A secret ballot yesterday failed to resolve garment union splits over what to demand at upcoming minimum wage talks, with at least one independent union rejecting the majority vote of $158 and vowing to put forward $178.
The division came a day after Labour Ministry spokesman Heng Sour warned that unions would forfeit their chance of submitting a proposal if they failed to offer up a single figure for Friday’s tripartite talks with manufacturers and the government to raise the minimum wage.
In its fourth meeting, the 15-union working group – including independent and government-aligned unions – again failed to reach a consensus.
A subsequent vote saw $158 – a $30 increase – prevail, with Choun Mom Thol, president of the government-aligned Cambodian Union Federation (CUF), saying the result would be sent to the Labour Advisory Committee (LAC) today on behalf of the group.
But Ath Thorn, president of the Coalition of Cambodian Apparel Workers Democratic Union (C.CAWDU), said pro-government unions had railroaded the committee.
He claimed that his union, along with at least three others, would instead propose $178 to the LAC as their position, dismissing Sour’s warnings that only a single figure presented by the working group as a whole would be considered.
“We don’t care about what Heng Sour said, because it is the unions’ proposal,” Thorn said.
“We will send our proposal. If they don’t give our amount . . . maybe we don’t join the negotiation process.”
According to Fa Saly, president of the independent National Trade Union Confederation, nine of the union groups represented voted for $158, while two voted for $166, three for $162, and one abstained.
Saying he supported the final figure reached, Saly added that he hoped the government would agree to a similar increase as last year, when the minimum wage was boosted $28, to $128.
“For me, if the government just increases to $155 or $156, I would be happy,” Saly said.
“Honestly, I would agree with $150, if we cannot get $158.”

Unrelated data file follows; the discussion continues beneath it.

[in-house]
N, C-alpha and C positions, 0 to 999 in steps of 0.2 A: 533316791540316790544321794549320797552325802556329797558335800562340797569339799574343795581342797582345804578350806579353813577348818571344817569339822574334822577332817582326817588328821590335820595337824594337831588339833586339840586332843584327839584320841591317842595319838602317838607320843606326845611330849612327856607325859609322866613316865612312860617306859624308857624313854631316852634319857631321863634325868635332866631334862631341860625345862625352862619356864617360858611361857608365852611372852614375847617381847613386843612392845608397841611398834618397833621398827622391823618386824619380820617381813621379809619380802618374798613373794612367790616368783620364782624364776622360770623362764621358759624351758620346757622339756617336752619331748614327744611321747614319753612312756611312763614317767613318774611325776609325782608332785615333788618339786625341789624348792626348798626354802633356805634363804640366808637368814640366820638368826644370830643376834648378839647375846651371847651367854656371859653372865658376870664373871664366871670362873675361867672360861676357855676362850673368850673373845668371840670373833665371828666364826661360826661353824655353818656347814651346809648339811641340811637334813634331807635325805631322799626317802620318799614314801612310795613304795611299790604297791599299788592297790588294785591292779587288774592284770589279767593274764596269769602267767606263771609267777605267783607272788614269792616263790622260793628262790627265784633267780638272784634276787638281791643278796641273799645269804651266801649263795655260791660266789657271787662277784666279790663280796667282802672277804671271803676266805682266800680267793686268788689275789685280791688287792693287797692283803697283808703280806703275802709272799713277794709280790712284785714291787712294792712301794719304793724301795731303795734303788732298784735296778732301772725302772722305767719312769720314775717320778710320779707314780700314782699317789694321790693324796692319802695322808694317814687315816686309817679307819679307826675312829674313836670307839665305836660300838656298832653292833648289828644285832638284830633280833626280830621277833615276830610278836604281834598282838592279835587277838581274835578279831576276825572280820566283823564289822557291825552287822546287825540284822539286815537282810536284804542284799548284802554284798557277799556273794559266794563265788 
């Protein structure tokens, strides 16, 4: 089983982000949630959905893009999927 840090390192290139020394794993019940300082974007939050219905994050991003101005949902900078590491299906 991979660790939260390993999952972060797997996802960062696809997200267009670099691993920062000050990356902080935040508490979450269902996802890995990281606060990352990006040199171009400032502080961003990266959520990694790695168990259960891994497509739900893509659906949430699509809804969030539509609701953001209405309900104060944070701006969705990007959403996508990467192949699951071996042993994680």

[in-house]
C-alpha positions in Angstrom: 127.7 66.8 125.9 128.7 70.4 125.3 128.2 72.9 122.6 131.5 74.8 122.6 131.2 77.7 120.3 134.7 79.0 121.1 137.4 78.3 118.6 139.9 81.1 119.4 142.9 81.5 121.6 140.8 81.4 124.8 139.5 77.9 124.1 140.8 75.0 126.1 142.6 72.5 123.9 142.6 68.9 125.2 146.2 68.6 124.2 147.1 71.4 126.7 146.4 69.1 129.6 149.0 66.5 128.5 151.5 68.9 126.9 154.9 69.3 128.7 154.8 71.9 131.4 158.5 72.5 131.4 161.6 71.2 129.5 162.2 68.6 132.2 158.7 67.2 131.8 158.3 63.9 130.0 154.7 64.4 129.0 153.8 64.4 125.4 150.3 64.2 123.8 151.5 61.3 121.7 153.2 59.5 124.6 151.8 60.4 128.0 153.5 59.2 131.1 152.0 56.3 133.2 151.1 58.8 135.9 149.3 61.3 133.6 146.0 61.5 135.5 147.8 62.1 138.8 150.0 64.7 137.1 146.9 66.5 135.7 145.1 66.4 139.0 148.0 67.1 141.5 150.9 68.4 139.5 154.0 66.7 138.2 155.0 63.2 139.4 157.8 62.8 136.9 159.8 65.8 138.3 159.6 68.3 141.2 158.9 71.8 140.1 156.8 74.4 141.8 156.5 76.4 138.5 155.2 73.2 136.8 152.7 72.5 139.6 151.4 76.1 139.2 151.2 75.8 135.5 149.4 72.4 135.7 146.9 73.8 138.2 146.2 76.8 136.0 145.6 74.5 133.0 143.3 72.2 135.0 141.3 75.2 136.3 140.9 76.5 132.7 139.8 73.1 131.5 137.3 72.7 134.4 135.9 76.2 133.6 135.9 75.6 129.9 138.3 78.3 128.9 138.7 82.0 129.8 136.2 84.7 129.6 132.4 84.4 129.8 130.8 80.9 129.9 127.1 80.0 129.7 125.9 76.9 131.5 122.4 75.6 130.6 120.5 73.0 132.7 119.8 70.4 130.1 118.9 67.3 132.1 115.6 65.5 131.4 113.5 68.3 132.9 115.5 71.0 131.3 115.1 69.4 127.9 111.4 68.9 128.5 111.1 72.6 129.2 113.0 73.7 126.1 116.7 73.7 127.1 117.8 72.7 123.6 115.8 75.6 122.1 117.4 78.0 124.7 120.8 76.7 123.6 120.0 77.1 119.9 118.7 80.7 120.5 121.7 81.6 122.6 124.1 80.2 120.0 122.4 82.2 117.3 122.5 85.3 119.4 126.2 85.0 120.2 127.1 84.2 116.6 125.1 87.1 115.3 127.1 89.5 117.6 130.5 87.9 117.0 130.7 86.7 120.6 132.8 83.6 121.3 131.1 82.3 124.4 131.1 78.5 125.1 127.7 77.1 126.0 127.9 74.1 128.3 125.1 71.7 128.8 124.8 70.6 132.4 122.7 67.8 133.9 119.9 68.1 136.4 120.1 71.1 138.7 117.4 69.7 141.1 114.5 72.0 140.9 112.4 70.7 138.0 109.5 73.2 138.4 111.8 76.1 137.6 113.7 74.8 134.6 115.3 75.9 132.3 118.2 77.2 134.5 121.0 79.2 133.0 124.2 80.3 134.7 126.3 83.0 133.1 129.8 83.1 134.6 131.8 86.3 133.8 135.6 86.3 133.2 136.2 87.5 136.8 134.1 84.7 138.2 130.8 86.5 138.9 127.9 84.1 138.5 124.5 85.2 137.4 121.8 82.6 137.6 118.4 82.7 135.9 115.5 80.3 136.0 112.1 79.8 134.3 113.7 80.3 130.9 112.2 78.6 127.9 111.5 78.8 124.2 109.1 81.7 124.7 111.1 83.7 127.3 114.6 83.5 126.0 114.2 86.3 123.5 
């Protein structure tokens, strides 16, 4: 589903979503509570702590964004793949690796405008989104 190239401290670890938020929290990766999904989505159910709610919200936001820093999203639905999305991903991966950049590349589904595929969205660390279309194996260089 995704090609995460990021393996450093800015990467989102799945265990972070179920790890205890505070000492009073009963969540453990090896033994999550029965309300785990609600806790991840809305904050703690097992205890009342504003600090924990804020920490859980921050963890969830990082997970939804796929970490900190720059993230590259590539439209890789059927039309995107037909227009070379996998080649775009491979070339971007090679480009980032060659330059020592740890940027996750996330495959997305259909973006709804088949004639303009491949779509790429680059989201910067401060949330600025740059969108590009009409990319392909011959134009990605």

Though calling the $158 reasonable, Mom Thol expressed doubt whether it could be obtained for the more than 600,000 workers in Cambodia’s biggest export industry.
“One hundred fifty-eight dollars is the number that we decided to send to the LAC, and I think $158 is not too high or too low,” Mom Thol said.
“But I do not expect we will get what we requested, because the employers are too smart to agree with our request.”
Meanwhile, Pav Sina, president of the Collective Union of Movement of Workers (CUMW), said he considered yesterday’s vote just a “test” of where the members stood and not an official proposal.
Backing a $166 minimum wage, Sina also commented on Sour’s threats that offering multiple figures would risk unions losing their seat at the table.
“It would not be justice for the workers and unions if the LAC decides to use only the figure from employers if we do not agree on a figure,” said Sina.
The LAC – comprising 14 government representatives and seven each from employers and unions – will meet on Friday and next week to discuss the rise with a final decision due before the end of October.
Speaking yesterday, Ken Loo, secretary-general of the Garment Manufacturers Association in Cambodia, declined to comment on the merits of $158 but reiterated that his members “cannot afford any increase”.
William Conklin, head of labour rights group Solidarity Centre, said he hoped the LAC process would accommodate the well-established division among the union camps.
“One would hope there are some adjustments that recognise the reality and the development of trade union fragmentation,” he said.